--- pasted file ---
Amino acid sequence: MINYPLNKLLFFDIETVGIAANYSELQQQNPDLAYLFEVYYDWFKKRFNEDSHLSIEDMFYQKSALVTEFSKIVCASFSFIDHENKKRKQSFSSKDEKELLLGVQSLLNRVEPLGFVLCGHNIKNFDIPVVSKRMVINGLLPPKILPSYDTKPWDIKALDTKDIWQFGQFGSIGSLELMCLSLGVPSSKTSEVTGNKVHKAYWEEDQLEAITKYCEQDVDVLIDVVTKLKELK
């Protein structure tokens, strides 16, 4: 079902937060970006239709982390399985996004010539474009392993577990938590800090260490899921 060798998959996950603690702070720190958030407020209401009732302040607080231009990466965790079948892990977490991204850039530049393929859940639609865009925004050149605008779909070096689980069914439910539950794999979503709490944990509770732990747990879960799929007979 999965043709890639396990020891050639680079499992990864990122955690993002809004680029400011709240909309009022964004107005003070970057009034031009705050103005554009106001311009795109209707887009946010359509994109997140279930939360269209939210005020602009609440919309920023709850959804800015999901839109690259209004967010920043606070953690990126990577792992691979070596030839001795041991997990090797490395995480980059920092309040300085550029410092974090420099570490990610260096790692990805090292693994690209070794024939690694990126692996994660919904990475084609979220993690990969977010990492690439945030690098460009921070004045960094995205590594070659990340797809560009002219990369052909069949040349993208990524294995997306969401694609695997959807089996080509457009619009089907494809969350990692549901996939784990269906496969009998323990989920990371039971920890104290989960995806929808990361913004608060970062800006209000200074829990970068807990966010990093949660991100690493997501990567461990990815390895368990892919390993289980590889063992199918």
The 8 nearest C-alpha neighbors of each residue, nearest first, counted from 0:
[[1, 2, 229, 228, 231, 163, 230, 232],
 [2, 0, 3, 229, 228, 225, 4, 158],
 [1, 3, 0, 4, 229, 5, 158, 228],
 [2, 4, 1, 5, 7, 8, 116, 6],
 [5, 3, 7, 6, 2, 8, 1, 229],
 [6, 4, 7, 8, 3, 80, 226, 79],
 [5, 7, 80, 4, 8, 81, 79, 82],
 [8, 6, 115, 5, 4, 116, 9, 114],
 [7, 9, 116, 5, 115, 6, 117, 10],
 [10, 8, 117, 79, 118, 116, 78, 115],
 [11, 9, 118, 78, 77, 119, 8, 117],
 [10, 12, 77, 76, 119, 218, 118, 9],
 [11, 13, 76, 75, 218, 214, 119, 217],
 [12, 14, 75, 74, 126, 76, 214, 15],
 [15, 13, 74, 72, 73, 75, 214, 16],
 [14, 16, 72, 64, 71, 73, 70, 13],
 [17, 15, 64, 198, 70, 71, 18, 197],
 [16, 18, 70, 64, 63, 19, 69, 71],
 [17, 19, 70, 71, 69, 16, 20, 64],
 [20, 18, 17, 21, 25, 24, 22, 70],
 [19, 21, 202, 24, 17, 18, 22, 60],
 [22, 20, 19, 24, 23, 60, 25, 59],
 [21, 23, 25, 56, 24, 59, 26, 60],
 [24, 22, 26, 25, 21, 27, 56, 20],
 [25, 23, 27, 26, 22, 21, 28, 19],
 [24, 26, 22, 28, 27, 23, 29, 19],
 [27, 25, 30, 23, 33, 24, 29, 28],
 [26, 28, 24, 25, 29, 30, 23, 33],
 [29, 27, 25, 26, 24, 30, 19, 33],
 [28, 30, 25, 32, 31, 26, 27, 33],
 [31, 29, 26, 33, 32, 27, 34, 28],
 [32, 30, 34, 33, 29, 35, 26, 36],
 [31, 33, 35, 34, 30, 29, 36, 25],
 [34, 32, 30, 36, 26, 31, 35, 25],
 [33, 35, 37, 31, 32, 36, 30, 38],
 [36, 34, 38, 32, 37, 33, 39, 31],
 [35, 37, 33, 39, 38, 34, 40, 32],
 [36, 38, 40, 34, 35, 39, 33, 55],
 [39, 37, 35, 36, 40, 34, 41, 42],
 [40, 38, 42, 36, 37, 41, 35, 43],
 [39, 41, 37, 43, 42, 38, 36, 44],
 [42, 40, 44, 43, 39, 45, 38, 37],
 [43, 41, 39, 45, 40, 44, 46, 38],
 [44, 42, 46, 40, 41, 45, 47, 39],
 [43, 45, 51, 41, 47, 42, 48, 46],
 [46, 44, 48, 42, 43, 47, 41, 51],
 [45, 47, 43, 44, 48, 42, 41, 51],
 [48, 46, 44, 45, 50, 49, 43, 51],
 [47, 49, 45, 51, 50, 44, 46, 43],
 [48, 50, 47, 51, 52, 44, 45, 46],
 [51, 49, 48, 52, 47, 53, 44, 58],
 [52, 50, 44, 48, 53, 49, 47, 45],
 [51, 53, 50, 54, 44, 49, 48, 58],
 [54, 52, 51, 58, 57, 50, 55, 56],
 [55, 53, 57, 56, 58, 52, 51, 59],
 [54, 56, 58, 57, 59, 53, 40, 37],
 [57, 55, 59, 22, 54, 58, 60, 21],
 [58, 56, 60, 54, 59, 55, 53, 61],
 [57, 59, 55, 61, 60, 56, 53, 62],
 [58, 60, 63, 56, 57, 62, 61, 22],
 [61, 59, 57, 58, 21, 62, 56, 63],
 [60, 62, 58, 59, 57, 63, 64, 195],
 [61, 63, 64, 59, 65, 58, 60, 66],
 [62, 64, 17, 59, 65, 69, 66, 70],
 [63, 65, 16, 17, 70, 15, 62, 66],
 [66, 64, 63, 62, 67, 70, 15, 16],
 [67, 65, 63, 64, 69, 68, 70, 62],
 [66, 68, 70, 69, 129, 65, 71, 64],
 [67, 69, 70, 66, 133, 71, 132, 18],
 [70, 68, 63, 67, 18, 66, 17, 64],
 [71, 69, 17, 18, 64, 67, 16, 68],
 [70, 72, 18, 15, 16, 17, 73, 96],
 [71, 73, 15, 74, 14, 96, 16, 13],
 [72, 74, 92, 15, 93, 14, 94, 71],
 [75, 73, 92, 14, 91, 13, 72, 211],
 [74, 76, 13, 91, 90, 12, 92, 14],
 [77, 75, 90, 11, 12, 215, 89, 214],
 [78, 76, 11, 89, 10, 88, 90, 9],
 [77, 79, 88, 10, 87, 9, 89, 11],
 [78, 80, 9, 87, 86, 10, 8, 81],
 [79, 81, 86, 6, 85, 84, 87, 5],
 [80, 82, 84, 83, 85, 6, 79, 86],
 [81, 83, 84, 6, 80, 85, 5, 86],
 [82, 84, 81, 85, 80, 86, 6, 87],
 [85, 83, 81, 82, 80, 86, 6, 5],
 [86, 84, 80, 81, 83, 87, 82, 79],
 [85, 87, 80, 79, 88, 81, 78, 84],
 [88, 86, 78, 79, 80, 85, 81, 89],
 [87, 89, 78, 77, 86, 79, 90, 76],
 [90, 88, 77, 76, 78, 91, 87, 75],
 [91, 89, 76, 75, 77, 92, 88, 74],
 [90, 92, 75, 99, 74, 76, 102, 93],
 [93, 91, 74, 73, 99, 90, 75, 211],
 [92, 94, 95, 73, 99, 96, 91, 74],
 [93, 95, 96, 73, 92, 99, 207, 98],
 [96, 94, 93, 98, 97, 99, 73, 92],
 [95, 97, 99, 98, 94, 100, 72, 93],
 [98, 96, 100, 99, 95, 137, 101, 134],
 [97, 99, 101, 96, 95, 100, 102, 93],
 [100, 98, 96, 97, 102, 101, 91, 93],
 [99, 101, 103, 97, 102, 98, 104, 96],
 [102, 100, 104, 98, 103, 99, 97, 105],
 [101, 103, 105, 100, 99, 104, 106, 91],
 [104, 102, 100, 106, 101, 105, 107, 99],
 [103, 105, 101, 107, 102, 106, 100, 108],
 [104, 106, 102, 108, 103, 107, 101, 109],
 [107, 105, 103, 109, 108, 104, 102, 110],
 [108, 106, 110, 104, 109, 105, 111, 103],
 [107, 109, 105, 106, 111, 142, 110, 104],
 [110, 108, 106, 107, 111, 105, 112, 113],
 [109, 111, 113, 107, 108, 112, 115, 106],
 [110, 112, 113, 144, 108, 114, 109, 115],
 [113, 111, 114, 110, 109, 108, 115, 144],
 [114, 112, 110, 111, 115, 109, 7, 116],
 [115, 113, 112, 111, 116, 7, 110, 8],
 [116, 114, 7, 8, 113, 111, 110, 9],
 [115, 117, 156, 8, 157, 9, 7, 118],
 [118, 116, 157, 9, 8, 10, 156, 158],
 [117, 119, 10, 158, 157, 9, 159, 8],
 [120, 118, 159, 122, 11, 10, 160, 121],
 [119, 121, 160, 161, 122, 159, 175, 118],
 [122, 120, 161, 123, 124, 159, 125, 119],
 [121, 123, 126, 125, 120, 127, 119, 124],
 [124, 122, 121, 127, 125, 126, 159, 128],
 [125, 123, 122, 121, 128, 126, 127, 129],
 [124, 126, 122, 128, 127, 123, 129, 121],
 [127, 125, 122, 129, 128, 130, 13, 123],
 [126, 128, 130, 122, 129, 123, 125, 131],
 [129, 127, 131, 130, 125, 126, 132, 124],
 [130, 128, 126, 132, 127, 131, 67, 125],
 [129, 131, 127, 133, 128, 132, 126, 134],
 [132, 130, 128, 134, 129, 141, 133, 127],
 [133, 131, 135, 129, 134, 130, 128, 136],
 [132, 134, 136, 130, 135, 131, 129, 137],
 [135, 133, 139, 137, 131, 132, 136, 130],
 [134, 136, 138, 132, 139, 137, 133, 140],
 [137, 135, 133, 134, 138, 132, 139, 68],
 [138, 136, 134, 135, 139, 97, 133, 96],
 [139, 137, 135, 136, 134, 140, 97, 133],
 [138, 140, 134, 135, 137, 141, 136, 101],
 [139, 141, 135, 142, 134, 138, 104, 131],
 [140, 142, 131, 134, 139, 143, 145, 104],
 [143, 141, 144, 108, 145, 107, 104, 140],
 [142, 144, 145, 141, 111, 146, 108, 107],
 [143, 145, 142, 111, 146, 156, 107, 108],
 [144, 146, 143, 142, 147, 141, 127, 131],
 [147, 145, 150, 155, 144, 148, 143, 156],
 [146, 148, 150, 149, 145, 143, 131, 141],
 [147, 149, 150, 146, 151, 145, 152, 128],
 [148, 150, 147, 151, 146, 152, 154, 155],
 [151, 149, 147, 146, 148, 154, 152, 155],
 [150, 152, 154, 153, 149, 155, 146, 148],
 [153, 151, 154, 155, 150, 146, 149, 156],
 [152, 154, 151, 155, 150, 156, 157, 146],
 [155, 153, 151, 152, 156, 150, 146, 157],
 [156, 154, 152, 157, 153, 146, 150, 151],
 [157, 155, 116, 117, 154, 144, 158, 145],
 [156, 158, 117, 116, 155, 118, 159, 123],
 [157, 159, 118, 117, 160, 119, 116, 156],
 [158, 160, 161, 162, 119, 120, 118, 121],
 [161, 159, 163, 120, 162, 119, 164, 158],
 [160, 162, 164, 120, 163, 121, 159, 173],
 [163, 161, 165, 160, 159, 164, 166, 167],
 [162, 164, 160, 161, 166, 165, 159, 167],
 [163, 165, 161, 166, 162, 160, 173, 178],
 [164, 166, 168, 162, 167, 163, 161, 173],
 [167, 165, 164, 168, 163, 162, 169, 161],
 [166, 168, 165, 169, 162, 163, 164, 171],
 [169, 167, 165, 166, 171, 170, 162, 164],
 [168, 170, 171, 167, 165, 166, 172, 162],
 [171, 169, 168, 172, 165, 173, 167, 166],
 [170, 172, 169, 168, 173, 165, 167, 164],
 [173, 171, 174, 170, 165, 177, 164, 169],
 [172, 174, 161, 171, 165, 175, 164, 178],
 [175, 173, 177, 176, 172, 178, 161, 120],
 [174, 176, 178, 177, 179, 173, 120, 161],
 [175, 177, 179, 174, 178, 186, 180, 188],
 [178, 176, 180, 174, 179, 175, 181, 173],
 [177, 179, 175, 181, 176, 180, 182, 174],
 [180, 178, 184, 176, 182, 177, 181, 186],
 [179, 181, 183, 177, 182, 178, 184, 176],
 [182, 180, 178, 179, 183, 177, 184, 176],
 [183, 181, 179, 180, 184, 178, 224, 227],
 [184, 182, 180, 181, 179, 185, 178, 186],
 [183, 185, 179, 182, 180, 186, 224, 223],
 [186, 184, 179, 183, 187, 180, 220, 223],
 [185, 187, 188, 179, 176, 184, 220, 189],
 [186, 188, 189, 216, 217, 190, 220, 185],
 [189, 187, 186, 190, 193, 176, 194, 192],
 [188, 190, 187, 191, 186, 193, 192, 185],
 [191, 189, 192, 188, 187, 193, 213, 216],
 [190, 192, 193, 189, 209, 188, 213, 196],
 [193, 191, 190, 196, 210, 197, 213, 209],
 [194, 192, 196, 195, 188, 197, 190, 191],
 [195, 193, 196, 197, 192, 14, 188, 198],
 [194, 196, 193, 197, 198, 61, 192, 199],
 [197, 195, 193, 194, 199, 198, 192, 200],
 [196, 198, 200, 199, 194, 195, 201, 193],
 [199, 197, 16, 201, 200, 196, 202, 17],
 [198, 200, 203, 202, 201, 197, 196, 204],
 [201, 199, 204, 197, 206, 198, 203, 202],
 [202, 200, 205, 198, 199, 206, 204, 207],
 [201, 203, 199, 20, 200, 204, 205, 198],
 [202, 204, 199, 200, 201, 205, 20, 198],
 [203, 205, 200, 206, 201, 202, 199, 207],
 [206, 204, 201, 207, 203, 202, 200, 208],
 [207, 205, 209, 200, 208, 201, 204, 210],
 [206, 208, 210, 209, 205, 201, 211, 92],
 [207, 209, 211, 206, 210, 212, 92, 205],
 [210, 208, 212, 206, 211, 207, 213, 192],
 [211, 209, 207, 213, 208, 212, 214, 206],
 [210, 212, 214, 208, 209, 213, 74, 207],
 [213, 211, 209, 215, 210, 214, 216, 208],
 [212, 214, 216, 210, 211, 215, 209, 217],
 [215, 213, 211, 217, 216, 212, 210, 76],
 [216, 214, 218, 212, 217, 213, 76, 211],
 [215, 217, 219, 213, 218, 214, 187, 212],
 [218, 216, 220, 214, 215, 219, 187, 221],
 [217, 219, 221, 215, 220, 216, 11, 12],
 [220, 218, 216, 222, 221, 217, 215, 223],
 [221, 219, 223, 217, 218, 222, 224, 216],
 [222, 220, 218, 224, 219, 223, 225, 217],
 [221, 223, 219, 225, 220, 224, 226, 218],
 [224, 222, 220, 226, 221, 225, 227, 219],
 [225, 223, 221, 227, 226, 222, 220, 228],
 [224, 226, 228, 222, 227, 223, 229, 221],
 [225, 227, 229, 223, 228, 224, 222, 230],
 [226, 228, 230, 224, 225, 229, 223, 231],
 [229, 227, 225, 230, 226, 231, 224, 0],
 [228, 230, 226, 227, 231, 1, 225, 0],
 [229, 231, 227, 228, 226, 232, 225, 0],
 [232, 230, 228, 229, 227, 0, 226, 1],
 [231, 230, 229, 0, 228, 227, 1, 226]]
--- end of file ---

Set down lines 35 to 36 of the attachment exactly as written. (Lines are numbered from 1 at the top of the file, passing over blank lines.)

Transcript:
 [32, 30, 34, 33, 29, 35, 26, 36],
 [31, 33, 35, 34, 30, 29, 36, 25],